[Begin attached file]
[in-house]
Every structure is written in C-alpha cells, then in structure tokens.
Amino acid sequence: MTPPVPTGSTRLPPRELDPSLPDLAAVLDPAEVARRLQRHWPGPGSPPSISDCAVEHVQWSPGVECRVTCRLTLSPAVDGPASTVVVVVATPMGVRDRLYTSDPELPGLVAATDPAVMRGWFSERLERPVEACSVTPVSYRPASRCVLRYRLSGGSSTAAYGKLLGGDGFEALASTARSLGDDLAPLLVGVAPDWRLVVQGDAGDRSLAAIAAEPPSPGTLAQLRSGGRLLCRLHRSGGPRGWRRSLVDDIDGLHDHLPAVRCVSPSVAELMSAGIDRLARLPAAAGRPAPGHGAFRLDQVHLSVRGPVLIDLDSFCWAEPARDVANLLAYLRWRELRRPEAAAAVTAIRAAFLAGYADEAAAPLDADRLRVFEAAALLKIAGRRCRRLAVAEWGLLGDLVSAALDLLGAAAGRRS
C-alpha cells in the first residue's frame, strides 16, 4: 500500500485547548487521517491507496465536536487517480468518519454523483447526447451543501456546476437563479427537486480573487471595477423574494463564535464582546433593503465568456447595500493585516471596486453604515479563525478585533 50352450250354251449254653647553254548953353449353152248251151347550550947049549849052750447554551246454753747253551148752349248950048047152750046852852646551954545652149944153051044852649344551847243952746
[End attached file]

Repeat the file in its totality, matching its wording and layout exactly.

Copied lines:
[in-house]
Every structure is written in C-alpha cells, then in structure tokens.
Amino acid sequence: MTPPVPTGSTRLPPRELDPSLPDLAAVLDPAEVARRLQRHWPGPGSPPSISDCAVEHVQWSPGVECRVTCRLTLSPAVDGPASTVVVVVATPMGVRDRLYTSDPELPGLVAATDPAVMRGWFSERLERPVEACSVTPVSYRPASRCVLRYRLSGGSSTAAYGKLLGGDGFEALASTARSLGDDLAPLLVGVAPDWRLVVQGDAGDRSLAAIAAEPPSPGTLAQLRSGGRLLCRLHRSGGPRGWRRSLVDDIDGLHDHLPAVRCVSPSVAELMSAGIDRLARLPAAAGRPAPGHGAFRLDQVHLSVRGPVLIDLDSFCWAEPARDVANLLAYLRWRELRRPEAAAAVTAIRAAFLAGYADEAAAPLDADRLRVFEAAALLKIAGRRCRRLAVAEWGLLGDLVSAALDLLGAAAGRRS
C-alpha cells in the first residue's frame, strides 16, 4: 500500500485547548487521517491507496465536536487517480468518519454523483447526447451543501456546476437563479427537486480573487471595477423574494463564535464582546433593503465568456447595500493585516471596486453604515479563525478585533 50352450250354251449254653647553254548953353449353152248251151347550550947049549849052750447554551246454753747253551148752349248950048047152750046852852646551954545652149944153051044852649344551847243952746